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Elmer, Missouri - Early History
Willis A. McNeal
(Reprinted from The History of Macon County, 1910)
Energetic, progressive and successful in two of the leading industries of Macon county, and bearing a hand of some weight and influence in the mercantile world, Willis A. McNeal, of Easley township, with his farm not far from the village of Elmer and his mercantile interests located in it, represents well the people of Macon county in his activities and is well worthy of the position they assign him as a representative man among them in character and citizenship. He embodies and exemplifies their enterprise and progressiveness and, at the same time, moves toward the same high ideals in government and civil and social life they aim to attain to.
Mr. McNeal is of good old Scotch ancestry, although he is himself a native of Missouri, born in Sullivan county in 1875. His father, William McNeal, was born and reared in Scotland, whose people have been sung into immortality by B urns and Scott, and in every field of human endeavor and in almost every clime have shown themselves worthy of the tributes paid to their qualities of head and heart by those gifted poets. He was brought to Missouri when he was but one hear old, and here he was reared and educated. Here, also, he has passed his life since leaving the district schools, in whose humble temples of learning he acquired his scholastic
training, as an industrious and well-to-do farmer. In 1873, he was married to Miss Melinda Palmer, and they became the parents of eleven children, ten of home are living: Willis A. , Alpha, Pearl, Grace, Lessie, Charles, Mattie, Emmett, Cecil and Opal. Both the father and mother are still living and actively carrying on their useful industry.
Their son, Willis, grew to manhood on the parental homestead and obtained his education also in the public schools. Then, following in his father's course in another way, he began the farming operations which have been his chief occupation ever since. In connection with them, he has carried on an extensive and flourishing business in raising and stock and shipping it to the eastern markets. He owns and cultivates something over 120 acres of land, and, in its state of advanced improvement, its manifest fertility and its generally clean and attractive appearance, his farm does him great credit and fully justifies his reputation as an excellent and very enterprising farmer who knows what to do to secure the best results, and does it.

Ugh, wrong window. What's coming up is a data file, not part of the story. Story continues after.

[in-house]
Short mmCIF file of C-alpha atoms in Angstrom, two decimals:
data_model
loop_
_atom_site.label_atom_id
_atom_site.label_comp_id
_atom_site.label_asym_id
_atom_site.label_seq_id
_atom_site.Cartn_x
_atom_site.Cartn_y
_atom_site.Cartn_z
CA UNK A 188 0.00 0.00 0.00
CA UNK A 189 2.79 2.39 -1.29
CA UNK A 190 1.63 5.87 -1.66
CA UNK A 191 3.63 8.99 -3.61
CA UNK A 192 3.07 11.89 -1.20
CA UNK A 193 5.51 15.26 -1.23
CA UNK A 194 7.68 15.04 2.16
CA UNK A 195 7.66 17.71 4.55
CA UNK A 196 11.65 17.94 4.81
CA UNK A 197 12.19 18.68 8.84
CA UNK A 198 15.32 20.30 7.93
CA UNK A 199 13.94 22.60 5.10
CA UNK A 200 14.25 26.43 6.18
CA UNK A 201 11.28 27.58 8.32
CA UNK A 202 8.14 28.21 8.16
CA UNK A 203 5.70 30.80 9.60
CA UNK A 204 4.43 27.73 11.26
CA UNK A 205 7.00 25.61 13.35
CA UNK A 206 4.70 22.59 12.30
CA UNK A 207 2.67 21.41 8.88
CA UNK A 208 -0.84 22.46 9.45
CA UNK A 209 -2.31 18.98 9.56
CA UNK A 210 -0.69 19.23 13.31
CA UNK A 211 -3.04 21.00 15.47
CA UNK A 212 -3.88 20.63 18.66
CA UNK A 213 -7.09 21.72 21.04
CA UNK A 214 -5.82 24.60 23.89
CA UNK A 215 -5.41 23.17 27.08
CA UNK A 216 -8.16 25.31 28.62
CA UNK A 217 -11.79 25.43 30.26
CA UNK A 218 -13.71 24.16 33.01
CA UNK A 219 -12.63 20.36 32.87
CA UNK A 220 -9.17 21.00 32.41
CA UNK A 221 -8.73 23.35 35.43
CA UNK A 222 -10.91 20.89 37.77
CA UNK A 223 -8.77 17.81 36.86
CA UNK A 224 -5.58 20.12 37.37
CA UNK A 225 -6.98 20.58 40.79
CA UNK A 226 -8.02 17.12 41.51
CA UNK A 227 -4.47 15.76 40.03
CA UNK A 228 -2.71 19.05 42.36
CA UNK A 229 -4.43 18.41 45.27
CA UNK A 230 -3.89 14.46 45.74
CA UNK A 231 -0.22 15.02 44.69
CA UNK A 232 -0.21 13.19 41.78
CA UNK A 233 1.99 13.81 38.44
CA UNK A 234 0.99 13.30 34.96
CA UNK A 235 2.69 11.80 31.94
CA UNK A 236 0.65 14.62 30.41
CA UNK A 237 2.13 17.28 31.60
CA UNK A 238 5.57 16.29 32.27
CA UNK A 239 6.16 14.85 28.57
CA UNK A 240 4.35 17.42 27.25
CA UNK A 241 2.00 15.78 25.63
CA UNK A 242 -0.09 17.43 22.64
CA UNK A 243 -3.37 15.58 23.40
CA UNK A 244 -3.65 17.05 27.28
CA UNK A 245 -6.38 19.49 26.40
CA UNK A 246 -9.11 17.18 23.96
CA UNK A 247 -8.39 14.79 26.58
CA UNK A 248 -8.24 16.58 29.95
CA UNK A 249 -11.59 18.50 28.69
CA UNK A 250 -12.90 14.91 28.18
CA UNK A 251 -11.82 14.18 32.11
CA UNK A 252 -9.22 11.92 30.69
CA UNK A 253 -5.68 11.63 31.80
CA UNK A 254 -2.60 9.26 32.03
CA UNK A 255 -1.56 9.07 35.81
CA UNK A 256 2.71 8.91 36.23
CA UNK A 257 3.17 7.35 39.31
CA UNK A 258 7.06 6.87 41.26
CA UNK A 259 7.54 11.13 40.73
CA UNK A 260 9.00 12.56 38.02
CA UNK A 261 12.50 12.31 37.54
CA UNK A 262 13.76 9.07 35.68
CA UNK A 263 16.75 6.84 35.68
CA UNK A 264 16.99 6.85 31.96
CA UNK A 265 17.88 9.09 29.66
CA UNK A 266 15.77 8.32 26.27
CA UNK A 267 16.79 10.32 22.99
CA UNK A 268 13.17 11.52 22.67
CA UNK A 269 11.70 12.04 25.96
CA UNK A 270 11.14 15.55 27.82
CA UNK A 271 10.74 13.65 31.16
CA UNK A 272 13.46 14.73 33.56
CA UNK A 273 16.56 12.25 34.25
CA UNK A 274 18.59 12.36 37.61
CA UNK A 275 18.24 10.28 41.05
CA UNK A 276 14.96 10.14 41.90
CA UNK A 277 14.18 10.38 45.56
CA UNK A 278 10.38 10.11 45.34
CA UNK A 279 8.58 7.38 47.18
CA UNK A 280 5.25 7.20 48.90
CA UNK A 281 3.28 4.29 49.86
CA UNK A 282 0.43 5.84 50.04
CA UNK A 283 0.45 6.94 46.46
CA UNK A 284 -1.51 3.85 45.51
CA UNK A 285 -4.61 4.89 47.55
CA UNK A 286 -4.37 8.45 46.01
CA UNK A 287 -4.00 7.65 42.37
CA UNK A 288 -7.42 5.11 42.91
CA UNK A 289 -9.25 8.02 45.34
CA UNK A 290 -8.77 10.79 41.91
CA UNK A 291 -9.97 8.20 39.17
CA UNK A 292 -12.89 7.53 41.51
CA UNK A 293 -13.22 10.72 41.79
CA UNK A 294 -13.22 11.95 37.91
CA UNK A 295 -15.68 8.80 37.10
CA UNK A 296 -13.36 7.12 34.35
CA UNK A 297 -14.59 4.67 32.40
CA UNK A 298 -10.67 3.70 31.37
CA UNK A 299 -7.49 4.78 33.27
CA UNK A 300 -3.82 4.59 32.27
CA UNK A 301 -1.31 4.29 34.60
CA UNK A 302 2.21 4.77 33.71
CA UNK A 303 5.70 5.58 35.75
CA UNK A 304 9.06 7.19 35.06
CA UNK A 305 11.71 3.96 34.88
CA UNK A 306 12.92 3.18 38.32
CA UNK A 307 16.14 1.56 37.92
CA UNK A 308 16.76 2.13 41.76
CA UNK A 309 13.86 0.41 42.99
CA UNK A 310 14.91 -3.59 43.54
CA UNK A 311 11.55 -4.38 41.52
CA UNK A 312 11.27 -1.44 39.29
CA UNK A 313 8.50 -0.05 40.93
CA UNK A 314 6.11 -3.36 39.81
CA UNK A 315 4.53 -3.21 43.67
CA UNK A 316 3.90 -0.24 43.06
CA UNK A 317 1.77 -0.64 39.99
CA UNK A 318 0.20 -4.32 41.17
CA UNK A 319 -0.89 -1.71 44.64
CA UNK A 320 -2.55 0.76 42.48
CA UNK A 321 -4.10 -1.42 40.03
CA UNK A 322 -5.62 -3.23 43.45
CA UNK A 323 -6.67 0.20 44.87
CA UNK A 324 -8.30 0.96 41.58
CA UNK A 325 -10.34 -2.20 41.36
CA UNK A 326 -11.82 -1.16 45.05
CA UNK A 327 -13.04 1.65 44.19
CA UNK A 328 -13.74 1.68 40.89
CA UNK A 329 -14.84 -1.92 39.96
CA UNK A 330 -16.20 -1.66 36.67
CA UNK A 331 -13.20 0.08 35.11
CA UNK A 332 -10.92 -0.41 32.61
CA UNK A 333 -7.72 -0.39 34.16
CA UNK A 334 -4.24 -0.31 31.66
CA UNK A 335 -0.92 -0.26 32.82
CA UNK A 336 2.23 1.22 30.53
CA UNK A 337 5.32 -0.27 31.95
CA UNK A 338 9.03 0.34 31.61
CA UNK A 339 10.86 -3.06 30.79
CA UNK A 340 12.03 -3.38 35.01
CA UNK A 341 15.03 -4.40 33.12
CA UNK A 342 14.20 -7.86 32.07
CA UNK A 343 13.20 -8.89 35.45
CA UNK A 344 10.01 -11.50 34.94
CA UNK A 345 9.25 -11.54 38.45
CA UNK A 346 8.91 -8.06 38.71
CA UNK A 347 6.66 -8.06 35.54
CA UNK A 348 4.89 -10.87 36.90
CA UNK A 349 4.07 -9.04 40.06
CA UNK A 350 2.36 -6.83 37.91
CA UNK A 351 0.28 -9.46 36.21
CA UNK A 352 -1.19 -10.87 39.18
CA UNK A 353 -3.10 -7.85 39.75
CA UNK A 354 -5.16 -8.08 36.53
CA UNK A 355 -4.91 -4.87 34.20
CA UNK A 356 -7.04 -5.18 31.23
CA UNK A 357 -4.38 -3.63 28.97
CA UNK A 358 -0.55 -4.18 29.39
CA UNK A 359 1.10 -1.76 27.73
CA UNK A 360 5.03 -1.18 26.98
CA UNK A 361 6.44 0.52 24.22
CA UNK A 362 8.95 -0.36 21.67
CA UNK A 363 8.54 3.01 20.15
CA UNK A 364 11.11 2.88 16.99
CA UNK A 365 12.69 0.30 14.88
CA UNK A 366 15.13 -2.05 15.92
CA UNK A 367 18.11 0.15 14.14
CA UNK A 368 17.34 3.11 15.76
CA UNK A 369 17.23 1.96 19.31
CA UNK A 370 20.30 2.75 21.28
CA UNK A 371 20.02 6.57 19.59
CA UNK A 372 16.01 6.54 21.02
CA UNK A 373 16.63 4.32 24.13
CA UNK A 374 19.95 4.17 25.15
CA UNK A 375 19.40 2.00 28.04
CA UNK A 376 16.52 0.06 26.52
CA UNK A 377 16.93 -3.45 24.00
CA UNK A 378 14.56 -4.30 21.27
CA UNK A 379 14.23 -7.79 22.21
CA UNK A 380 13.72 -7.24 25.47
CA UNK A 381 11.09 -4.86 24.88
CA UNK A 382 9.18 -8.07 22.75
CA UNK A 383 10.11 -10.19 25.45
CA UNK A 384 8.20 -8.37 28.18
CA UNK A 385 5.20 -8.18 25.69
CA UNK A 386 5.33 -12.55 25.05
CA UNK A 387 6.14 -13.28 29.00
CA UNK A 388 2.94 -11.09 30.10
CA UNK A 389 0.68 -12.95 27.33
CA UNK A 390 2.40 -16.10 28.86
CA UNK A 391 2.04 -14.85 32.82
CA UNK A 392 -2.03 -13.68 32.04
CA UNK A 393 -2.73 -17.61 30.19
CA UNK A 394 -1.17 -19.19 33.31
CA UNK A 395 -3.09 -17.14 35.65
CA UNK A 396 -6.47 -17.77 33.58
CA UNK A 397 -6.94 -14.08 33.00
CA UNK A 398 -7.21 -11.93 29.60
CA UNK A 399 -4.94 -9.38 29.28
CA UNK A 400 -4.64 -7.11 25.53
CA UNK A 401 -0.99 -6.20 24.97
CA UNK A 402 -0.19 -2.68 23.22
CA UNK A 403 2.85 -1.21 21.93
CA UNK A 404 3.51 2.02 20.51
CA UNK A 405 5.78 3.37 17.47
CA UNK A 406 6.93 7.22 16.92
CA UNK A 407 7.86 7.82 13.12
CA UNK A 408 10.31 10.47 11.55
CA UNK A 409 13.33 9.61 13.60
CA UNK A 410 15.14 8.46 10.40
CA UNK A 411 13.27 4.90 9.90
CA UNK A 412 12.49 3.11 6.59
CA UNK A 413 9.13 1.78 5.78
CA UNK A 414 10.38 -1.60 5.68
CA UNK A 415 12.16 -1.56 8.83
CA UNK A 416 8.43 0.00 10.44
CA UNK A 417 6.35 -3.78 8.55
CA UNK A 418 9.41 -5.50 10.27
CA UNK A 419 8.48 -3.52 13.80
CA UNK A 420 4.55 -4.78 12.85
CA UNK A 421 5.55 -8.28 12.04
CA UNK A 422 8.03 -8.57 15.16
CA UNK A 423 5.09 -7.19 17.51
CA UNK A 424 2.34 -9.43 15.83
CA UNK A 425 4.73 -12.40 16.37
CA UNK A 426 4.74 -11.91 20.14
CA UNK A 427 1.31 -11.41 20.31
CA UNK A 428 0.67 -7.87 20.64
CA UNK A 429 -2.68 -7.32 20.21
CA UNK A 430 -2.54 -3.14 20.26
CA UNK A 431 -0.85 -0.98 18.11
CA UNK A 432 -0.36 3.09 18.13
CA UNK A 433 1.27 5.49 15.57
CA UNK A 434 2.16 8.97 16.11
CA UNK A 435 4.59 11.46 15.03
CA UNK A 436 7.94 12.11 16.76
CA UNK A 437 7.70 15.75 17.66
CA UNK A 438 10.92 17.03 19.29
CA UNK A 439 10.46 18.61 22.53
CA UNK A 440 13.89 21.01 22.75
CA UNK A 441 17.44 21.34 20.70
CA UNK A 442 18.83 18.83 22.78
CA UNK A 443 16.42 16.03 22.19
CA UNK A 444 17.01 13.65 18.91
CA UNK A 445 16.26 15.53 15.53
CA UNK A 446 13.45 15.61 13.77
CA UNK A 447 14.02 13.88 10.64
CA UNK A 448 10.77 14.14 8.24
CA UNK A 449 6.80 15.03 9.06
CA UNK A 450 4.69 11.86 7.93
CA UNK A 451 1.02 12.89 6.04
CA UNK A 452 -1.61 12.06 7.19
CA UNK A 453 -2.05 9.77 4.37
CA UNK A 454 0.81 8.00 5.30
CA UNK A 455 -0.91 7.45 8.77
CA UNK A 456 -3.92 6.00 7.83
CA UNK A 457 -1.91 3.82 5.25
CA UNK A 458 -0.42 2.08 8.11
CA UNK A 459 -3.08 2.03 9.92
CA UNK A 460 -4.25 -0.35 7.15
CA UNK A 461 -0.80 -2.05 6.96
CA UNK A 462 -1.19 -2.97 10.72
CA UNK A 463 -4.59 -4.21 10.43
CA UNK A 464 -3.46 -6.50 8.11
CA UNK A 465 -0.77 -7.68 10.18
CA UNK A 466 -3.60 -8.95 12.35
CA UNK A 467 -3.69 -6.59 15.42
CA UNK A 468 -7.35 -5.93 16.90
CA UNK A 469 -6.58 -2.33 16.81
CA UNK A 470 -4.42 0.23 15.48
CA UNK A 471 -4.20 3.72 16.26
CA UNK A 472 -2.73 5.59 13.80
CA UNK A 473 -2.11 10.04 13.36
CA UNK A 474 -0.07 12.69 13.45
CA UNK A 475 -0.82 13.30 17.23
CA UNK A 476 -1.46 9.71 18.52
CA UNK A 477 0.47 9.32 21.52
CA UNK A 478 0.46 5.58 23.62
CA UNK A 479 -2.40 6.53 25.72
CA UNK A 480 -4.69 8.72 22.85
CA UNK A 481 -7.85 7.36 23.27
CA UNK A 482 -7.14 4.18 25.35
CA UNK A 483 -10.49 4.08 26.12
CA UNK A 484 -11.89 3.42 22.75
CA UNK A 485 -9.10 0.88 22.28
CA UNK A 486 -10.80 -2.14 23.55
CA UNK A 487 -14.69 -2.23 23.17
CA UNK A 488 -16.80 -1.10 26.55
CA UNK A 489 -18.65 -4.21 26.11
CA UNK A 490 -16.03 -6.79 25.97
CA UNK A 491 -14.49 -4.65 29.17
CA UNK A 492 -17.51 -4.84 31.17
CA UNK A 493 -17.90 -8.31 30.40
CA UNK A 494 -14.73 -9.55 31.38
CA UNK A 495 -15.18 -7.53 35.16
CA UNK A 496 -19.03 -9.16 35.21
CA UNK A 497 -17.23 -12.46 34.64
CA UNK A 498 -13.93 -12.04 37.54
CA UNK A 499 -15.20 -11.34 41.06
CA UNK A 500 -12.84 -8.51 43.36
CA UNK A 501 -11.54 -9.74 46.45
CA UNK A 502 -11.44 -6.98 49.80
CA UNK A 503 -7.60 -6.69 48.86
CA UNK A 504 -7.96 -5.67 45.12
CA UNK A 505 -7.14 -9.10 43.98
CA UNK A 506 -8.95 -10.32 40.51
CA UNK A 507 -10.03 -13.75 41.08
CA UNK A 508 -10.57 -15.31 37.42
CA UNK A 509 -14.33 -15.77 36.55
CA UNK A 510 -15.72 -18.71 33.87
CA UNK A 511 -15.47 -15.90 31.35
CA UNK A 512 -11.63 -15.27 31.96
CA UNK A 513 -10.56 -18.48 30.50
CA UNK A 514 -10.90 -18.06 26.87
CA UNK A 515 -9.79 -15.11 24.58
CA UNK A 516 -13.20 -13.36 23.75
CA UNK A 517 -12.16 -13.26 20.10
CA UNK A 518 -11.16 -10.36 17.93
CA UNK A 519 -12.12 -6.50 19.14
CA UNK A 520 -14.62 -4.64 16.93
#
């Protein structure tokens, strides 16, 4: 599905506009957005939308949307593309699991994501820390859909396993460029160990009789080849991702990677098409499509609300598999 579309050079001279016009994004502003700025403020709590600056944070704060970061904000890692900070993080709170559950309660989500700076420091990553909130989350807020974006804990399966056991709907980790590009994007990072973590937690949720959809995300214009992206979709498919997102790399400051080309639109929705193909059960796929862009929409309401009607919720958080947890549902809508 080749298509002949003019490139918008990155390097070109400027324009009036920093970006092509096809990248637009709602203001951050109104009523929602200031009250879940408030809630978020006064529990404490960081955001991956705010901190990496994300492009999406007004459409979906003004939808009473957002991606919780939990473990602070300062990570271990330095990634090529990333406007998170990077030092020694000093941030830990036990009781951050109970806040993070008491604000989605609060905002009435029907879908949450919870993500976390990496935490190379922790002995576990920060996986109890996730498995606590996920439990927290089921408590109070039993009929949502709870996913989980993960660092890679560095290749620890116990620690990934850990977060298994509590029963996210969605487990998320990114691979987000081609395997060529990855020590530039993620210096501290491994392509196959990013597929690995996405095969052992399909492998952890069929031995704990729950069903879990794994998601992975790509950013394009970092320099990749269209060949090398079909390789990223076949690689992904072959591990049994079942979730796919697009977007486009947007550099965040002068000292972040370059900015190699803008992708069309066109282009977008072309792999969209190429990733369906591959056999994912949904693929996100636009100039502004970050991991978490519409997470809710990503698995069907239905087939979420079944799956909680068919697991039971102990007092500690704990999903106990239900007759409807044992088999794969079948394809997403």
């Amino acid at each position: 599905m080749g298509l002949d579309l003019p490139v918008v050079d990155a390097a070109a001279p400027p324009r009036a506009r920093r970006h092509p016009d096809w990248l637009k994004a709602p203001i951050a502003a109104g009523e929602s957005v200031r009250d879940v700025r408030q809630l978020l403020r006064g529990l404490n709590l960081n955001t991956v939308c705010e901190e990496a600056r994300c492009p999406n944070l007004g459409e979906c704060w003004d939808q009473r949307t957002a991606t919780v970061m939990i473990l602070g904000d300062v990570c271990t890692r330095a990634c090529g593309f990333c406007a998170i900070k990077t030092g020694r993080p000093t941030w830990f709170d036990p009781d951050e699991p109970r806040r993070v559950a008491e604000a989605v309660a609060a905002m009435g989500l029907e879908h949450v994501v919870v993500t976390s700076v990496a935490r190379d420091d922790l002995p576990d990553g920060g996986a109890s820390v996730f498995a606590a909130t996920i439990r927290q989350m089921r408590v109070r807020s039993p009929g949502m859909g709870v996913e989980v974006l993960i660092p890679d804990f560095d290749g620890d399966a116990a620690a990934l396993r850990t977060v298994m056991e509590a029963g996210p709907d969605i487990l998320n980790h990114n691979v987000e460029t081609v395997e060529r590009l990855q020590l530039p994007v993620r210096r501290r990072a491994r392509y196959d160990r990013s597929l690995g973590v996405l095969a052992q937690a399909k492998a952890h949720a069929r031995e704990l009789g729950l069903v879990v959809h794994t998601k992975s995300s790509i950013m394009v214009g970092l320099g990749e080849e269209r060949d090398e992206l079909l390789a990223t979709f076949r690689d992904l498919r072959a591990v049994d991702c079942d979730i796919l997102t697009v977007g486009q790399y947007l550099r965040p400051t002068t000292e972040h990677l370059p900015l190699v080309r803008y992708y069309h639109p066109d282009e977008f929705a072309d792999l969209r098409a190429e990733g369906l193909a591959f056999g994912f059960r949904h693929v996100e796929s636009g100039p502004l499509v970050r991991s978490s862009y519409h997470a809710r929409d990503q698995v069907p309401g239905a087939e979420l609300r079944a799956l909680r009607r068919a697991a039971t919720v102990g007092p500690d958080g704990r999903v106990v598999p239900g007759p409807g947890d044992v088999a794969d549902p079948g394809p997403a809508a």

In 1904, Mr. McNeal took on another engagement which has added greatly to his cares and labors, but which in return for the additional burden it laid upon him has brought him popularity and prominence as a merchant and given a considerable increase to his revenues and resources. In that year, he entered the hardware trade as a retailer with J. H. Montgomery as a partner, and during the last five years they have together conducted one of the most complete and satisfactory hardware stores in this part of the state.
The fraternal life of the community has enlisted Mr. McNeal's interest in an engrossing way and he has shown his devotion ot it by active membership for many years in the orders of Woodmen and Yeomen. In politics he is a pronounced Republican and, while neither an office-seeker nor an active partisan, he is loyal to his party and renders it good service in a quiet but effective way. He was married in 1901 to Miss Rose Montgomery,of this county. They have one child, their daughter, Letha, who is the hope and promise of the house and a general favorite with the numerous friends of her parents who make their home a center of social life and enjoyment as the inmates have made it popular and locally distinguished as a center of genuine and generous hospitality.